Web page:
DANIEL SORABJI/AFP/Getty Images
Who is really, definitely, unquestionably in charge of this year’s Conservative party election campaign? The reason that I ask that question – dismissed in public as “processology” by leaders and their aides who would always rather keep the focus on their tightly-controlled “public” events – is simple. The architecture of a campaign and the choices made by a leader about its command structure quite often have an impact on the course of an election, and sometimes on the outcome or the size of the majority.
David Cameron made a mess of his first general election and fell short, in 2010, partly because he declined to impose order and would not choose between squabbling aides below him. There was shoeless Steve Hilton, and Andy Coulson, and George Osborne, and George Bridges trying to bring order alongside Lynton Crosby, along with assorted others. The result was no coherent message other than a vague sense that the young leadership knew it was their turn, which is not a good look. One manifestation of this lack of focus was a campaign launch centred on the “big society” (good Burkean idea, terrible name) that resembled a failed art installation.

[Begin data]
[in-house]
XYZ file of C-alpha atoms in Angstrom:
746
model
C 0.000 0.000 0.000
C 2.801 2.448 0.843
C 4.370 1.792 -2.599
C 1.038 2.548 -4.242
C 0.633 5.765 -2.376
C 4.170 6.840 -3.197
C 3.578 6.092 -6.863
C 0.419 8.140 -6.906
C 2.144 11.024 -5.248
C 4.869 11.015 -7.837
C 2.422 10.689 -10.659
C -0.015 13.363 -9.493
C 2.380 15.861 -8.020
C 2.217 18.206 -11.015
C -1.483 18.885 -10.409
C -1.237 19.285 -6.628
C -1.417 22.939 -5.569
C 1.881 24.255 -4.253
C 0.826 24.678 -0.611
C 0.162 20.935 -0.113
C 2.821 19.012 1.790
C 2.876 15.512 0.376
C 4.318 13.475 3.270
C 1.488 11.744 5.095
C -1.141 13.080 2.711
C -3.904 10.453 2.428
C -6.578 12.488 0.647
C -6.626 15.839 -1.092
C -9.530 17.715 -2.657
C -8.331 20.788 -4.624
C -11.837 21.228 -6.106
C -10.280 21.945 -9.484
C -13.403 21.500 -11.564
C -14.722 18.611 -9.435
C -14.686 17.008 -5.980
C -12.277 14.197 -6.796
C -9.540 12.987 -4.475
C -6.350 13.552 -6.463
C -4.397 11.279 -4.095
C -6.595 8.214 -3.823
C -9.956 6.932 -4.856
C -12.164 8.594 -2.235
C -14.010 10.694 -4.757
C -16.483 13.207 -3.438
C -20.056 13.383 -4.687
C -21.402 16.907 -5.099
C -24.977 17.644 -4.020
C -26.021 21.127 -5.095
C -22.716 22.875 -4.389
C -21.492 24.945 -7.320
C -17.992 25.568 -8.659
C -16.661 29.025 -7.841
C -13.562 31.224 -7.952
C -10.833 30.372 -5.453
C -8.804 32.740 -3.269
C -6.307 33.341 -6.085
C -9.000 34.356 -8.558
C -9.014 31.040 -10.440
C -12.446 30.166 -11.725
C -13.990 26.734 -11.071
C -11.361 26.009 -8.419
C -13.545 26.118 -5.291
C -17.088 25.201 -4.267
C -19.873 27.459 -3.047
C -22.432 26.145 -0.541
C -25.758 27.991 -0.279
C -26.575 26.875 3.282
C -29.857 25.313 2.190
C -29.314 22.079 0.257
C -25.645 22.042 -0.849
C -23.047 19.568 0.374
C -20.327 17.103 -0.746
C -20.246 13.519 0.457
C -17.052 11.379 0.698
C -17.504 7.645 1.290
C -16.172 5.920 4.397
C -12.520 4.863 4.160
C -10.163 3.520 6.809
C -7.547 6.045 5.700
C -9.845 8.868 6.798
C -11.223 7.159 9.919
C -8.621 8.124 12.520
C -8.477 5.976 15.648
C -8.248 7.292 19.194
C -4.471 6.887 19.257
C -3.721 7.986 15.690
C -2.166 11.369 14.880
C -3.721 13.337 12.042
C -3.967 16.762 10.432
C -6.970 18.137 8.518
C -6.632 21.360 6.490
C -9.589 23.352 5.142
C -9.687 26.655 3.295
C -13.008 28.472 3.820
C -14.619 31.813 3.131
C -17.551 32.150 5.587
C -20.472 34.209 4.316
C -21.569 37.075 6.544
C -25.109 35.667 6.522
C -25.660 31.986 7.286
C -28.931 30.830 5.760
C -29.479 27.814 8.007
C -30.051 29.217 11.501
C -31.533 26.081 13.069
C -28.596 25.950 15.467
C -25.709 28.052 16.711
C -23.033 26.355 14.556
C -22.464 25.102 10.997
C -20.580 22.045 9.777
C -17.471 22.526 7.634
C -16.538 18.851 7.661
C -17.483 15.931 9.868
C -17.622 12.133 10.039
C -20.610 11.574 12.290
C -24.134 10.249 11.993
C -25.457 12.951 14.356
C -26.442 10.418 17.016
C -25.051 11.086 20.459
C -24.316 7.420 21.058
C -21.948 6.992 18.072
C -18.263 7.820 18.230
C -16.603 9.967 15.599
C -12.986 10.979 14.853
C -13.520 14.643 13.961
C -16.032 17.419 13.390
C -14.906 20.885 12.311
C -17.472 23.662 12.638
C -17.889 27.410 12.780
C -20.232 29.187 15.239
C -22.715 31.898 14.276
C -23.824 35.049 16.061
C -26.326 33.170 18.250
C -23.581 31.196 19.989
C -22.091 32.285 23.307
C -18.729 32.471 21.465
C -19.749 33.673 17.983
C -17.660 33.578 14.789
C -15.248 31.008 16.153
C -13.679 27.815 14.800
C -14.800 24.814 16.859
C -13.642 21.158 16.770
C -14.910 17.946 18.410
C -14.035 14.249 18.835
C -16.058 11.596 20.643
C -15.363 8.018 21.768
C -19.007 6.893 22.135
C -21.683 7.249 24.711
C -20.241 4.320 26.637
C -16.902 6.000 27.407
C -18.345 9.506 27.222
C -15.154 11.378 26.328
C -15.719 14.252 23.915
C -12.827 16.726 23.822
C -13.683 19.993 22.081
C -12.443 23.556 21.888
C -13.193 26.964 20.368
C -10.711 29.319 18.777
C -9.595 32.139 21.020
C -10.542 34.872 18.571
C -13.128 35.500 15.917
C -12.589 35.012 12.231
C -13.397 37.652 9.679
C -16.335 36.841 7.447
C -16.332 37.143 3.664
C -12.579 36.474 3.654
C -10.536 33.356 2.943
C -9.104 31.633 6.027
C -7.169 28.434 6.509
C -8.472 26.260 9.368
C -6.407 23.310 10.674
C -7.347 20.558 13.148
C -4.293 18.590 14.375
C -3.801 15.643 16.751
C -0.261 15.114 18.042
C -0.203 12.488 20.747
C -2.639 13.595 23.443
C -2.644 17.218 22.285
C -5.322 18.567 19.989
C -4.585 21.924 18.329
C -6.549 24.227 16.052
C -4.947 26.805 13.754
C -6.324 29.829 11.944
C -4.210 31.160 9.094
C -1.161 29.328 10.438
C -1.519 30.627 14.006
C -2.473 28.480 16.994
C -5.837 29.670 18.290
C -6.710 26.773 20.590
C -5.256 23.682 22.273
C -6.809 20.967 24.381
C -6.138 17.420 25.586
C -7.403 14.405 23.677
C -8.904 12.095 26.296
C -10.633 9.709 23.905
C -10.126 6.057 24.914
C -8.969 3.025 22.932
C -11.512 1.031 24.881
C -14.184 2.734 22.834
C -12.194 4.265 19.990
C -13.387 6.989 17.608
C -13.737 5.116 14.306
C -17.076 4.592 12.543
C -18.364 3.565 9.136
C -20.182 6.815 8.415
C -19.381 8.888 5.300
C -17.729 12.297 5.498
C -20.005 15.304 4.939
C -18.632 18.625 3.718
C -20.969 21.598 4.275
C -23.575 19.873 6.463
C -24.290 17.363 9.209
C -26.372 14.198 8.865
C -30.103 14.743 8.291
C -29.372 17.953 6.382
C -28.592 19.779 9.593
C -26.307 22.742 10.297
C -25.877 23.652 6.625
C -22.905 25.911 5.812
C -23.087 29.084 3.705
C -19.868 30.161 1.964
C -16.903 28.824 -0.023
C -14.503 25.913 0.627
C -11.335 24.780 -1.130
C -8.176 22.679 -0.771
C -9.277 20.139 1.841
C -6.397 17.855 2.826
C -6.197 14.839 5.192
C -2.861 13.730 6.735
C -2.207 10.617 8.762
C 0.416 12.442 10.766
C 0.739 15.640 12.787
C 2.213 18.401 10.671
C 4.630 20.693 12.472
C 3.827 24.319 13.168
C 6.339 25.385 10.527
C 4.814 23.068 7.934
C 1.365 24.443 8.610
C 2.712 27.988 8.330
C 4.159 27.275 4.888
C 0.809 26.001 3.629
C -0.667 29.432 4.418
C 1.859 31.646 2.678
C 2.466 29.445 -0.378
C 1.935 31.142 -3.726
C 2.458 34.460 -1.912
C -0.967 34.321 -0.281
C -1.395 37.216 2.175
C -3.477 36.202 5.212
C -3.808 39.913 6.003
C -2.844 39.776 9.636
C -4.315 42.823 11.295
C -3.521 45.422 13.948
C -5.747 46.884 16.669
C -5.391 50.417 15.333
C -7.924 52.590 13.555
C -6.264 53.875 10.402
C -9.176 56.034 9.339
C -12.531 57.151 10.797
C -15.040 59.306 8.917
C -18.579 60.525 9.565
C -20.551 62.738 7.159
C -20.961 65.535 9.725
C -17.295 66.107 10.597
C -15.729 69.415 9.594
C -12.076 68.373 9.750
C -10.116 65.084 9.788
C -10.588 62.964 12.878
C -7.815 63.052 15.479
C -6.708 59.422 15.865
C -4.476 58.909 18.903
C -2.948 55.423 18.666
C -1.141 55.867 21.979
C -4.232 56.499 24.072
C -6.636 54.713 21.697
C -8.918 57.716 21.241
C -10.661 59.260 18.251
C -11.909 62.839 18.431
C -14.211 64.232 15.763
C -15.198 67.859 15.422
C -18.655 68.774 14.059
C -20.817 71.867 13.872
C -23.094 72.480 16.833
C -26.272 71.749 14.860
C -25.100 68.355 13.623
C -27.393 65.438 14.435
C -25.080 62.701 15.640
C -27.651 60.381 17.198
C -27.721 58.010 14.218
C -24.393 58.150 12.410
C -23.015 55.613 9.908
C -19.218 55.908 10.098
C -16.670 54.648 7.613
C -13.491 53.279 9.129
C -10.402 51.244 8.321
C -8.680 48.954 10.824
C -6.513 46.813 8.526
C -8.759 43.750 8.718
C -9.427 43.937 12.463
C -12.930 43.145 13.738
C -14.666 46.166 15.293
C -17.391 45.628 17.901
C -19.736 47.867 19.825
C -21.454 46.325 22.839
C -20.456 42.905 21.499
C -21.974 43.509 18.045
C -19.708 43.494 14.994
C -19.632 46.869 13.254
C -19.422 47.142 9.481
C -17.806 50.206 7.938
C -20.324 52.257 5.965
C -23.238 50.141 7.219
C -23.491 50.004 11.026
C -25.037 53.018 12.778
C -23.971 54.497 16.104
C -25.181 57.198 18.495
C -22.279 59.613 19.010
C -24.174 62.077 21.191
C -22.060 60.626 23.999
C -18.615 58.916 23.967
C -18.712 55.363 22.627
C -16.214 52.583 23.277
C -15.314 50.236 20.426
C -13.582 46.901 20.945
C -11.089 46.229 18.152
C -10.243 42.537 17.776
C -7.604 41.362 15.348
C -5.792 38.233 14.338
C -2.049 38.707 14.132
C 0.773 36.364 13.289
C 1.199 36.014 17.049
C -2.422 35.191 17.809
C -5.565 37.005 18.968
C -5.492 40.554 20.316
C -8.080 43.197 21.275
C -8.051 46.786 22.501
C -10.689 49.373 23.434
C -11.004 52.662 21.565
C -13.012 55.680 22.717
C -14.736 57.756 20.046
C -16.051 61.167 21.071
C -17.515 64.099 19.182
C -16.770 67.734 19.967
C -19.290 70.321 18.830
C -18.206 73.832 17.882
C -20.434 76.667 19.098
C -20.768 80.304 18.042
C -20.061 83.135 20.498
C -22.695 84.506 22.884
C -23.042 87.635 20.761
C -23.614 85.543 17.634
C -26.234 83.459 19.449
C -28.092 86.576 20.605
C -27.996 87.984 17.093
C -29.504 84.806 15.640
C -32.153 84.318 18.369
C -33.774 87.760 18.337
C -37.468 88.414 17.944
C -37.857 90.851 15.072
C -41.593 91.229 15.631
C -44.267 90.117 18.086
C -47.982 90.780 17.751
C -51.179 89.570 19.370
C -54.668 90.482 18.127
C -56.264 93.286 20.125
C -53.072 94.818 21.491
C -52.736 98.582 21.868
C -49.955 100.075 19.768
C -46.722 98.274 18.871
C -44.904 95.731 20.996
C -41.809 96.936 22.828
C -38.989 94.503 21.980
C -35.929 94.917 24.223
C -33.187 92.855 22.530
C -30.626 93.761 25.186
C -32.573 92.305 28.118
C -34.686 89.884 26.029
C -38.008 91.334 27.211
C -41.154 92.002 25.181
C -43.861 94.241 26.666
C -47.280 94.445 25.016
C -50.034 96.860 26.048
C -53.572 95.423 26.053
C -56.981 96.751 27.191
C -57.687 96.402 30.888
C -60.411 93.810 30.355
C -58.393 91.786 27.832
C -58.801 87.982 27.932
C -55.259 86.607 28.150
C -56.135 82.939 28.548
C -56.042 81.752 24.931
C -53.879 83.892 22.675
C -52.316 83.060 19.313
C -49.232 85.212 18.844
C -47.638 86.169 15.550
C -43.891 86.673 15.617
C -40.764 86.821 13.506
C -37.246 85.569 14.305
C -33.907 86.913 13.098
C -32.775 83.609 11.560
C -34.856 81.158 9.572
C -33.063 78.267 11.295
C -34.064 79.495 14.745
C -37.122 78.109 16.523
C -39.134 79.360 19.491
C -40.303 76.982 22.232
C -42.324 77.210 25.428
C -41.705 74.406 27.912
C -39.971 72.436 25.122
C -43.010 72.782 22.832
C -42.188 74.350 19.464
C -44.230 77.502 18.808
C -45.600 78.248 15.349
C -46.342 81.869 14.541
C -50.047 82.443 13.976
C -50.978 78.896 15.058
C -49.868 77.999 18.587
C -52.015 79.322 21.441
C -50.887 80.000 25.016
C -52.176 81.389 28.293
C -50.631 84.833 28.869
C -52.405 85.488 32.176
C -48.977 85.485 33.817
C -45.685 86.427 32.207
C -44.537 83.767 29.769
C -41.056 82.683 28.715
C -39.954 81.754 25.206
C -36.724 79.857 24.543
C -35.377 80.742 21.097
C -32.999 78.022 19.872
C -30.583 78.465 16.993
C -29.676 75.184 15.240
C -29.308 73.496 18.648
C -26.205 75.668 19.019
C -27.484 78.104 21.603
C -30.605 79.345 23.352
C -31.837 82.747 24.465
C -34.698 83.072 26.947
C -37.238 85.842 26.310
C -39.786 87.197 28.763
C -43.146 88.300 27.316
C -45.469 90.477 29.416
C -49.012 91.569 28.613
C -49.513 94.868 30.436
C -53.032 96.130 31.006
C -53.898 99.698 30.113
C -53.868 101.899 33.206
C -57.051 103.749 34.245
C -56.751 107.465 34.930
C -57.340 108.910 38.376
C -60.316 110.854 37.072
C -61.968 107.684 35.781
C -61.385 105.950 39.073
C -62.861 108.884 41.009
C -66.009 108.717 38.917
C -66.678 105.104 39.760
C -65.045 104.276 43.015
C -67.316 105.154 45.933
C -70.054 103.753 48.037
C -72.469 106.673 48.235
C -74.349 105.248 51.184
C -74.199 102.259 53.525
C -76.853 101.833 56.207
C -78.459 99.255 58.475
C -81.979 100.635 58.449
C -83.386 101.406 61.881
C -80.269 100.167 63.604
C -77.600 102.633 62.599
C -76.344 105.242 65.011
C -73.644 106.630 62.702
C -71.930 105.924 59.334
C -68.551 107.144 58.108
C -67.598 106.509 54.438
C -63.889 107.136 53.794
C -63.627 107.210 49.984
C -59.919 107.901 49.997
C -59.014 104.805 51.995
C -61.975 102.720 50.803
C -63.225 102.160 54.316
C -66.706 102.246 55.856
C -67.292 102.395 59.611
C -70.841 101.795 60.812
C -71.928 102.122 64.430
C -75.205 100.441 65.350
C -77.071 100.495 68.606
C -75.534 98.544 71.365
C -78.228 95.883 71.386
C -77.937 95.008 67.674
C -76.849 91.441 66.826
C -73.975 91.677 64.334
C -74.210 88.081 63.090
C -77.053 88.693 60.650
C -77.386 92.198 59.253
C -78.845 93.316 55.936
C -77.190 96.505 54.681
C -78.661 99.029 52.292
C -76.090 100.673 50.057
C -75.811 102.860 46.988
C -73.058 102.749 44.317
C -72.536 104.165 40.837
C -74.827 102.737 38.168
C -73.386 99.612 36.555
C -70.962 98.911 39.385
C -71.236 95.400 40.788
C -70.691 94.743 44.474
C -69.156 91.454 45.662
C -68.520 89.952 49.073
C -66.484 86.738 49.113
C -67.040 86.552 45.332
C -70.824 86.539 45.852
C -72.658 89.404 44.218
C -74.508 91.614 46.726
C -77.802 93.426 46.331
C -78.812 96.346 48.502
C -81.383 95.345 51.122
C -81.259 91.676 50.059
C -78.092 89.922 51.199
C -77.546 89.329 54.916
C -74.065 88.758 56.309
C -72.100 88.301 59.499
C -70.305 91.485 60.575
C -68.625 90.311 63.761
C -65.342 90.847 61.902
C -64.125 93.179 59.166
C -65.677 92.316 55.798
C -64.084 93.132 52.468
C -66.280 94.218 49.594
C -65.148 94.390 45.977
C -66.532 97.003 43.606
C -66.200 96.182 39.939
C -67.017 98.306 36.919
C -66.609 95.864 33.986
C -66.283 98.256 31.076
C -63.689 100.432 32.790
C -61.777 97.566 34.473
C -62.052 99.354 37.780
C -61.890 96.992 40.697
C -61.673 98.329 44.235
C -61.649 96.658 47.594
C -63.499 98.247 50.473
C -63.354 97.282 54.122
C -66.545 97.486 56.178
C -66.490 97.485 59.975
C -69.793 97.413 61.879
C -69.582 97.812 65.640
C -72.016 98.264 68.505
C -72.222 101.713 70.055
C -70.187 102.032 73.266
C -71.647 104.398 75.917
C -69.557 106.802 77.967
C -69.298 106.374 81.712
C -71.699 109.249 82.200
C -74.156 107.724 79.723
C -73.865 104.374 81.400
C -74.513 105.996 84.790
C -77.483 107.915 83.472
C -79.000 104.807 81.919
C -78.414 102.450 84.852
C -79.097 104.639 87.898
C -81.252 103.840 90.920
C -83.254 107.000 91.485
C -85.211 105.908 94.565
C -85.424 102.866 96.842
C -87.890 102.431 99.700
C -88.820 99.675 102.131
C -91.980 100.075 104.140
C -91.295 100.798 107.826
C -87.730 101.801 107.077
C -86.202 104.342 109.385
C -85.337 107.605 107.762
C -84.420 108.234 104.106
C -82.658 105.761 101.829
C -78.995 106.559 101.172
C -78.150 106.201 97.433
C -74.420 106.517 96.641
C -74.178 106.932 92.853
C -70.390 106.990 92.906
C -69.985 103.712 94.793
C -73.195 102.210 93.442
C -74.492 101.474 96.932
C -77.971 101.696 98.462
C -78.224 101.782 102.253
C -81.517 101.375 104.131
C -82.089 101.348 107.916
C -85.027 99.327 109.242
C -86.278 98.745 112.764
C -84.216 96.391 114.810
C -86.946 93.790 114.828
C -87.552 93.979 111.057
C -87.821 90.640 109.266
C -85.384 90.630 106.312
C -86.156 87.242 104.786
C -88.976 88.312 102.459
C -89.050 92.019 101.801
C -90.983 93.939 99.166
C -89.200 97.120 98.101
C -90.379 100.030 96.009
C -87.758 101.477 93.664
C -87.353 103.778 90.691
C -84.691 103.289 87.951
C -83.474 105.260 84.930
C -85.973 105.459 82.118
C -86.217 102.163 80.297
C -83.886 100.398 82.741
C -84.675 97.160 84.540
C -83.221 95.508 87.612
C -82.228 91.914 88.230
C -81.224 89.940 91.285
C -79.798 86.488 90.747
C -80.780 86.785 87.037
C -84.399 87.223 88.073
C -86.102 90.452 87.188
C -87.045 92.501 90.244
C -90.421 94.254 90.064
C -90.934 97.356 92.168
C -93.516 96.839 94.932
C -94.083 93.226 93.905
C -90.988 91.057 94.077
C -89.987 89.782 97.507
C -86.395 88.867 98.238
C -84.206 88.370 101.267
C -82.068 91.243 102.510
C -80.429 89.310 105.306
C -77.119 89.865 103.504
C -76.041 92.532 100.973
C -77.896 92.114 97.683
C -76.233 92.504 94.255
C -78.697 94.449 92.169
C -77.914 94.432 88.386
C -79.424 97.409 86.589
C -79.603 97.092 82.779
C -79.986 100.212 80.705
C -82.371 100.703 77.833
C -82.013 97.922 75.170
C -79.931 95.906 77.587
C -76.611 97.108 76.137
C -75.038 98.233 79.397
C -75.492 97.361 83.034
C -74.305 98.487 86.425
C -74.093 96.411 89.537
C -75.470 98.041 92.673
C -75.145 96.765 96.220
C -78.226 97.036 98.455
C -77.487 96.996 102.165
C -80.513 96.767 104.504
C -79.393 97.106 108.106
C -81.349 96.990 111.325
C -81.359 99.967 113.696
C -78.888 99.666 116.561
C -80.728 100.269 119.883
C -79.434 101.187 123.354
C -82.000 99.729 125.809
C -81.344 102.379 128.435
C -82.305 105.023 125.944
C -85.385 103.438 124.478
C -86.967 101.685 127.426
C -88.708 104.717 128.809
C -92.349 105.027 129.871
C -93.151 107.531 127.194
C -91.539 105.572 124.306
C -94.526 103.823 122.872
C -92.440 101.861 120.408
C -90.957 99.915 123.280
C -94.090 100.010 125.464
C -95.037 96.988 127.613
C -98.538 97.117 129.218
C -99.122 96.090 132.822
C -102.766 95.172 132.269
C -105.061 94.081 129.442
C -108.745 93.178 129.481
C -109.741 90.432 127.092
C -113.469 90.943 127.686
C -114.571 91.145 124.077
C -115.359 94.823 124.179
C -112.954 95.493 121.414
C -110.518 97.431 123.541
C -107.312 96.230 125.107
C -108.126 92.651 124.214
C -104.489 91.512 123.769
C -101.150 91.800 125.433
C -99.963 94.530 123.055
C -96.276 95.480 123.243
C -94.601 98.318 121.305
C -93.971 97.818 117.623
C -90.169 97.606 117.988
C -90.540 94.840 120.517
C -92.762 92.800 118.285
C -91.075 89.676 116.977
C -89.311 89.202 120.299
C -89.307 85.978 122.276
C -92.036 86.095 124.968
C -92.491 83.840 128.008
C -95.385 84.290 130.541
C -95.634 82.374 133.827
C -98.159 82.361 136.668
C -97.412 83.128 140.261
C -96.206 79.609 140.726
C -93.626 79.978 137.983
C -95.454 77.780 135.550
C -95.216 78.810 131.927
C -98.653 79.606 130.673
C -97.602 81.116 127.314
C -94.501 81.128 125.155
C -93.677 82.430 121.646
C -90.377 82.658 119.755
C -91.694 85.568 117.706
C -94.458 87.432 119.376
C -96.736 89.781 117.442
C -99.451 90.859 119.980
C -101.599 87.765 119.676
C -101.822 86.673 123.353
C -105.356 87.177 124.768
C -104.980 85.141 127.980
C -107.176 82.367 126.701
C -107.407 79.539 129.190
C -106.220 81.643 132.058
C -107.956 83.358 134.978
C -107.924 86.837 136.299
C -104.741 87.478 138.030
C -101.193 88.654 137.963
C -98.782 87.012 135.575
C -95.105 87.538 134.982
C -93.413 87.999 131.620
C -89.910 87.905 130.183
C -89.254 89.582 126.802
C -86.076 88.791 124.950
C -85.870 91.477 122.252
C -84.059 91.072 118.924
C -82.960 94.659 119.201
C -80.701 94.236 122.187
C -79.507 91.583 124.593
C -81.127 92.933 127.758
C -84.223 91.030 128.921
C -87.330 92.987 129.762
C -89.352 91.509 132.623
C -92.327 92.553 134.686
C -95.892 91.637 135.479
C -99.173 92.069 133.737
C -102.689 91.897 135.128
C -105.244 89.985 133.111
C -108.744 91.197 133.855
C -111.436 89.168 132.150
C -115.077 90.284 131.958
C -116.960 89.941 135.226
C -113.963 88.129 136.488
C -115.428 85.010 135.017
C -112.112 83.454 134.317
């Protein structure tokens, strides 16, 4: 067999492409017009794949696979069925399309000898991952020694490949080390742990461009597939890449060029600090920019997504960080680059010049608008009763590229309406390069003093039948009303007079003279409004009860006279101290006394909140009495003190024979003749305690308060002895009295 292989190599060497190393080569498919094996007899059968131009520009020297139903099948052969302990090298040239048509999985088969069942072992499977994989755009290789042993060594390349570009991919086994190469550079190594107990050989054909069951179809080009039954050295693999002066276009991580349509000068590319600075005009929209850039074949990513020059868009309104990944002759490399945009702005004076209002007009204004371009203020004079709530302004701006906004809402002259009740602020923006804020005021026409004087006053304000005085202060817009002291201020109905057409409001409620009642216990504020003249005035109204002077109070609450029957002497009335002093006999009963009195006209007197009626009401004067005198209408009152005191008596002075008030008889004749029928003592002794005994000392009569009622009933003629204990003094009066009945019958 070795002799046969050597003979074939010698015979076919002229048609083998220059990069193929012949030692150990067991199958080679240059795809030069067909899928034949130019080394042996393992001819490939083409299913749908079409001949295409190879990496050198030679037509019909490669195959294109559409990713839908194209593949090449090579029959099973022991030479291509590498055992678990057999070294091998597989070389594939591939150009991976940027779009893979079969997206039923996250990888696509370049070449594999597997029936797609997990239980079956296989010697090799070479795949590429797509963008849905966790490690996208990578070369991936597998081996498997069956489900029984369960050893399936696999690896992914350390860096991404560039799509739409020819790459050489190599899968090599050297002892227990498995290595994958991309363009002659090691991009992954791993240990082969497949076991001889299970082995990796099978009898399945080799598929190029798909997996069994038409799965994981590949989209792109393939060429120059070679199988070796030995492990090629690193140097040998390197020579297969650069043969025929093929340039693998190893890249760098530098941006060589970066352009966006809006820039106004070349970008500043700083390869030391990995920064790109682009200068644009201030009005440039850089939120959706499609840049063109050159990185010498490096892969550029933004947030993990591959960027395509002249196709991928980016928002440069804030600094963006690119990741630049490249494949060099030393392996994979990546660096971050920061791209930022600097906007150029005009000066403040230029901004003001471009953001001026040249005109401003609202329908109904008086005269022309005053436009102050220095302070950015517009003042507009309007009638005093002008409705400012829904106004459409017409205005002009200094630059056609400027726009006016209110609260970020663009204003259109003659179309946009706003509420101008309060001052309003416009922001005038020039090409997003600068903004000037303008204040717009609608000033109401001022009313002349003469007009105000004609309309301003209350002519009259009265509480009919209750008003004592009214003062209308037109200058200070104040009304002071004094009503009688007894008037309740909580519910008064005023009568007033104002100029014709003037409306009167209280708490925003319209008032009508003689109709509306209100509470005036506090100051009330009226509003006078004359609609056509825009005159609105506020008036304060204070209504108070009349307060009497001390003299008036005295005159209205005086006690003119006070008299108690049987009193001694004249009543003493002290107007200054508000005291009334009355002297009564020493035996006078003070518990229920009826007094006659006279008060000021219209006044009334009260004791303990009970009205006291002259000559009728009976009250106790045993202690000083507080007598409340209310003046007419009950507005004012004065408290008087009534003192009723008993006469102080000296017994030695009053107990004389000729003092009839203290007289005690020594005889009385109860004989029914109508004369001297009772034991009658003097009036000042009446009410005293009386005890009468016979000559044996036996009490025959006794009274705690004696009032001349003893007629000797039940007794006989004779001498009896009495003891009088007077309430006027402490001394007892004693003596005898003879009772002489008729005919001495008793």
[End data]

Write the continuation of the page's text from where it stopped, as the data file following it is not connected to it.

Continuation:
Whenever I hear George Osborne described as a magnificent strategist (and he is a very talented politician, which is not quite the same thing) my mind goes back to that 2010 campaign and the look on his face when asked by my colleague Simon Nixon what type of election it was. In essence, what’s it all about, George? The then shadow chancellor looked as though he had never been asked nor considered this fundamental question. It was, he said vaguely and not convincingly, a “change election.”
In 2015, to their credit Cameron and Osborne realised they needed a different approach. Lynton Crosby, the Australian election specialist, was hired and put in charge. There was iron discipline. A baseball bat was taken to Ed Miliband and Cameron delivered clear messages. Behind the scenes, the Tories ran an exemplary data operation and digital campaign which helped them work out that they were “in” through the door in the South West. They set about destroying their coalition partners the Lib Dems there and elsewhere. An overall majority – not predicted, other than by Crobsy and a few others on his team – was the result. In the annals of Tory ruthlessness in pursuit of power and the demolition of enemies it was a stellar episode, although it remains…
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